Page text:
|Publication number||US5910689 A|
|Application number||US 08/847,781|
|Publication date||Jun 8, 1999|
|Filing date||Apr 28, 1997|
|Priority date||Apr 28, 1997|
|Publication number||08847781, 847781, US 5910689 A, US 5910689A, US-A-5910689, US5910689 A, US5910689A|
|Inventors||Alexander L. Ertz, III, Thomas A. Mascari, Jr., Reginald J. Rodriguez|
|Original Assignee||The Bodine Company, Inc.|
|Export Citation||BiBTeX, EndNote, RefMan|
|Patent Citations (11), Referenced by (19), Classifications (14), Legal Events (8)|
|External Links: USPTO, USPTO Assignment, Espacenet|
Emergency lighting is required in commercial, industrial, and institutional buildings just as fire extinguishers, smoke alarms and other safety equipment. Three types of emergency lighting are common in such installations: unit equipment, engine generators and central battery systems. Unit equipment falls into two principle types: fluorescent and incandescent.
The fluorescent units are customarily combined with and within a conventional fluorescent lighting unit by merely adding the emergency ballast consisting of a battery, a battery charger, inverter and sensing circuitry adjacent the standard fluorescent ballast. The sensing circuit observes the interruption of normal AC power to the lamp unit and immediately switches on the emergency ballast which powers the light fixture for the required period which, under most state safety codes, is a period of ninety (90) minutes. U.S. Pat. No. 5,004,953 entitled Emergency Lighting Ballast for Compact Fluorescent Lamps with Integral Starters assigned to the assignee of the present invention is illustrative of one type of emergency lighting ballast.
Incandescent emergency lamp systems are usually a self-contained wall or ceiling mounted unit utilizing a sealed beam or quartz lamp and usually consists of a battery, a battery charger, and sensing circuitry. When the power fails to the incandescent system, the sensing circuitry observes the interruption and turns on the self-contained unit for the required time. Incandescent emergency illumination systems are rarely combined with installed lamps except in the central battery systems discussed below.
Central battery systems are utilized to supply power to dedicated circuits on the interruption of normal AC power. Central systems are capable of immediately supplying power to large numbers of lighting fixtures (depending upon total battery resources); however, only for the normal duration of battery supply but at least for the code required 90 minute period. U.S. Pat. No. 4,751,398 for Lighting System for Normal and Emergency Operation of light Intensity Discharge Lamps is illustrative of one type of emergency ballast, in this instance for high intensity lamps, for use with a central battery system.
Engine generators or standby generators are utilized where power must be supplied for a prolonged period of time when normal AC power fails. Such systems normally include diverse circuits rather than individual lamp units, perhaps also including machinery or other apparatus of higher power demands that are conveniently supplied from the standby source. It is usual that several seconds elapse between the AC power failure and the stabilized supply of auxiliary AC power by the generator's system. During this several second lapse of normal AC power, it is not uncommon for light systems to totally extinguish, leaving spaces in darkness for the period of time required for the standby generator to start and come up to stabilized operating speed. Most standby generators are powered by internal combustion engines, the size of which depends upon the size (kilowatts) of the generator to be driven. The procedure on starting is similar to that in starting the familiar lawn mower or automobile wherein, upon a control circuit sensing the loss of AC mains power, signals a starter to crank the internal combustion engine until the ignition catches and the system comes up to the operating speed set by the control circuit.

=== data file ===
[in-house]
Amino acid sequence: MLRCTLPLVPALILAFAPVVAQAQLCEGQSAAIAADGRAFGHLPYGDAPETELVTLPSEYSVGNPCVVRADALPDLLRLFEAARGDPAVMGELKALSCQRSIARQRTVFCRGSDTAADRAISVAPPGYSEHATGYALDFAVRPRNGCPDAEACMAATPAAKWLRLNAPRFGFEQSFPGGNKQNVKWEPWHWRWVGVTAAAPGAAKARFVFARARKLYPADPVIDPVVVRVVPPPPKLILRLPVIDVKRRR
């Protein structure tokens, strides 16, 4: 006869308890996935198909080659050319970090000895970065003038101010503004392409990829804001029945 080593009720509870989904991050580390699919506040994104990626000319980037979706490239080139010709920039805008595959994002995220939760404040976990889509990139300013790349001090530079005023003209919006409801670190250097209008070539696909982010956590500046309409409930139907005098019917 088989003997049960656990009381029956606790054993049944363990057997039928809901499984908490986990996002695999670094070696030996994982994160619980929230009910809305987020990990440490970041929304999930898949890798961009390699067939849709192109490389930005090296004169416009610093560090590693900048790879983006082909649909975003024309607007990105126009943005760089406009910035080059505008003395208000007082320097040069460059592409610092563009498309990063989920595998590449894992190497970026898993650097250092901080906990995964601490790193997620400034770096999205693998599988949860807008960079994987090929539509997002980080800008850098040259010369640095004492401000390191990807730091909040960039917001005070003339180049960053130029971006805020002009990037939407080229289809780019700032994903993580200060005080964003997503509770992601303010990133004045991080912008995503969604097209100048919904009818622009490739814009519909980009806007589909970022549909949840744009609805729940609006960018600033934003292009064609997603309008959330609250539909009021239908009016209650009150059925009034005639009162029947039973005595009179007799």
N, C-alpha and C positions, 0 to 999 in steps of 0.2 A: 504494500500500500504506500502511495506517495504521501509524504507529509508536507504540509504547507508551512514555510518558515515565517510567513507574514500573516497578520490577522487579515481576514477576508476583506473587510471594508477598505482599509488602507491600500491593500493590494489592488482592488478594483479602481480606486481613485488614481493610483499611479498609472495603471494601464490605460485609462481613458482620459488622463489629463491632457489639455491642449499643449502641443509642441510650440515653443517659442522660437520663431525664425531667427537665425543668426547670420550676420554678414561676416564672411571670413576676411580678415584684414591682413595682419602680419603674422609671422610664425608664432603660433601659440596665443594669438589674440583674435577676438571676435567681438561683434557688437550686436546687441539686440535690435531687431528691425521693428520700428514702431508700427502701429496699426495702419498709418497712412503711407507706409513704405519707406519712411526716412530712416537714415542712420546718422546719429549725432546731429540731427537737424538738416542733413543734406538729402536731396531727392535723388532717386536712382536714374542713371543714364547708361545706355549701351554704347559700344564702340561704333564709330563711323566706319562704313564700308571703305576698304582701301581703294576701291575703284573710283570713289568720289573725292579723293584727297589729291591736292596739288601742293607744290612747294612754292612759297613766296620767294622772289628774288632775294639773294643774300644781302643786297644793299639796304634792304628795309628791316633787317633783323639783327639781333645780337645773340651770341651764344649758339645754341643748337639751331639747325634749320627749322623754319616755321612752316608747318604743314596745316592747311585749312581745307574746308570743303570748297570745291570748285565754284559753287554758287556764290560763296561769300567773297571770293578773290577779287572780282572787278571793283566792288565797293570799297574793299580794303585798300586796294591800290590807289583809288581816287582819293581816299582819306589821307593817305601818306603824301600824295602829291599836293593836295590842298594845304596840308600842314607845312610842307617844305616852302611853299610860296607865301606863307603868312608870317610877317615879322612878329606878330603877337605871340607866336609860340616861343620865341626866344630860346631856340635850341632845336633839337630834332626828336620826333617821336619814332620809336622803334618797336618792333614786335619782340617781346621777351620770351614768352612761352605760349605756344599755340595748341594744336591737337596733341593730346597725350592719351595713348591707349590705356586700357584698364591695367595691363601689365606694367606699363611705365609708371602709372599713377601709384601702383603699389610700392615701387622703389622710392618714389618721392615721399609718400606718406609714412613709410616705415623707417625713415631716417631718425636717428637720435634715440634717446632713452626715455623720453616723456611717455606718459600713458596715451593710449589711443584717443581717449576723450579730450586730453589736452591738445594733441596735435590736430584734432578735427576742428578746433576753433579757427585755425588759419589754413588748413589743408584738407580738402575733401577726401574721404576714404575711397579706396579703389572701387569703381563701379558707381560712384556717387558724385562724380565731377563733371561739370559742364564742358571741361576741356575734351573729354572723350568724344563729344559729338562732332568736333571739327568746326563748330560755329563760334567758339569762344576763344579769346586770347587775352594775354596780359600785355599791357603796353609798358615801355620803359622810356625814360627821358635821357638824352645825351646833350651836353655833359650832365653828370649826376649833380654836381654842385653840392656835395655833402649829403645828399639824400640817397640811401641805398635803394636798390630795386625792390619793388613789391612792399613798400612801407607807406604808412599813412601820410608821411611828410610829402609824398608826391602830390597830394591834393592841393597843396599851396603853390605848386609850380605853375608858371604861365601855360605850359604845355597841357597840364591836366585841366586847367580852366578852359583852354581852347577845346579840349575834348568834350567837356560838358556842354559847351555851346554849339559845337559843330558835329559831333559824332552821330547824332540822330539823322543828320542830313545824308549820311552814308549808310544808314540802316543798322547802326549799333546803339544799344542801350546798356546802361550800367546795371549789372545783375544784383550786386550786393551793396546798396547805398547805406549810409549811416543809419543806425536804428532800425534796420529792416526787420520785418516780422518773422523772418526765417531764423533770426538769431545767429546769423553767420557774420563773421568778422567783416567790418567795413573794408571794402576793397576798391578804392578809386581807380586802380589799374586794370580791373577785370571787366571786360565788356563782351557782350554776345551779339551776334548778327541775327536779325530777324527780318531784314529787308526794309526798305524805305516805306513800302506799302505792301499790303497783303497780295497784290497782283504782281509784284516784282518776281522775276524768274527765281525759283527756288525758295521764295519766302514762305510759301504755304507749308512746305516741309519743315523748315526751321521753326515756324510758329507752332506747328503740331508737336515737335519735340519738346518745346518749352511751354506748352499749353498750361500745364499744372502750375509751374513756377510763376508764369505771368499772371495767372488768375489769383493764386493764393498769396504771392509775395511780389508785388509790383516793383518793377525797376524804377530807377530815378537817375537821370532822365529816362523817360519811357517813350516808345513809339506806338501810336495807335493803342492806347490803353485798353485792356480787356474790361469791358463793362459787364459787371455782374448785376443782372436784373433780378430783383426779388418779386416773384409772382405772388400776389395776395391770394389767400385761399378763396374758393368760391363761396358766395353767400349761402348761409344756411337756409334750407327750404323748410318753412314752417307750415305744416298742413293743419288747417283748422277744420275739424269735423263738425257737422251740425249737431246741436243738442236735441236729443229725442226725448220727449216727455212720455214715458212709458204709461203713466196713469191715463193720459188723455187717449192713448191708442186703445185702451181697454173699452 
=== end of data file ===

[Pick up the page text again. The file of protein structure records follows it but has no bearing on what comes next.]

The present invention in its most simplistic form involves the combination of a standby ballast (bearing some similarity to emergency ballasts for fluorescent systems) with a standby generator system. As will be evident from the description of the preferred embodiments, the similarity between the generator standby ballast and the emergency ballast lie in the inclusion of a battery, a battery charging circuit and inverter driven output circuit; however, the combination of circuit elements and operating parameters of the two devices are remarkably dissimilar.
The prolonged (several second) interruption of power during the failure of normal AC power and the start-up of the engine power generator until it reaches a stable operating condition is significant in several situations. In normal commercial or institutional lighting, the several second dark period (while permitted under local emergency codes) is sufficient for panic and confusion to develop. This period of panic is manifested in a crowd sense by confusion and potential injury from an uncontrolled attempt to exit from a building. Panic is also manifested in a personal sense by anxiety, which may become exacerbated in cardiac or pulmonary distress. By the inclusion of seemingly redundant components of an additional specialized ballast to such as a unit fluorescent lamp including a battery, battery charger, inverter and sensing circuit to a standby generator system, immediate power may be supplied to selected connected loads for the duration of time it takes the generator to start up and stabilize. For applications in individual fluorescent lighting systems or combinations thereof, these generator standby ballasts units are capable of powering the lighting load at its regular level of illumination over relatively short periods of time, such as a minute or so, as the standby generator comes on to line. The generator standby ballast in the fluorescent lighting configuration normally continues the lighting load without noticeable interruption and at a level such that loss of regular AC power from the central source may go undetected as the standby generator comes on line except for alarm devices which otherwise may be tripped.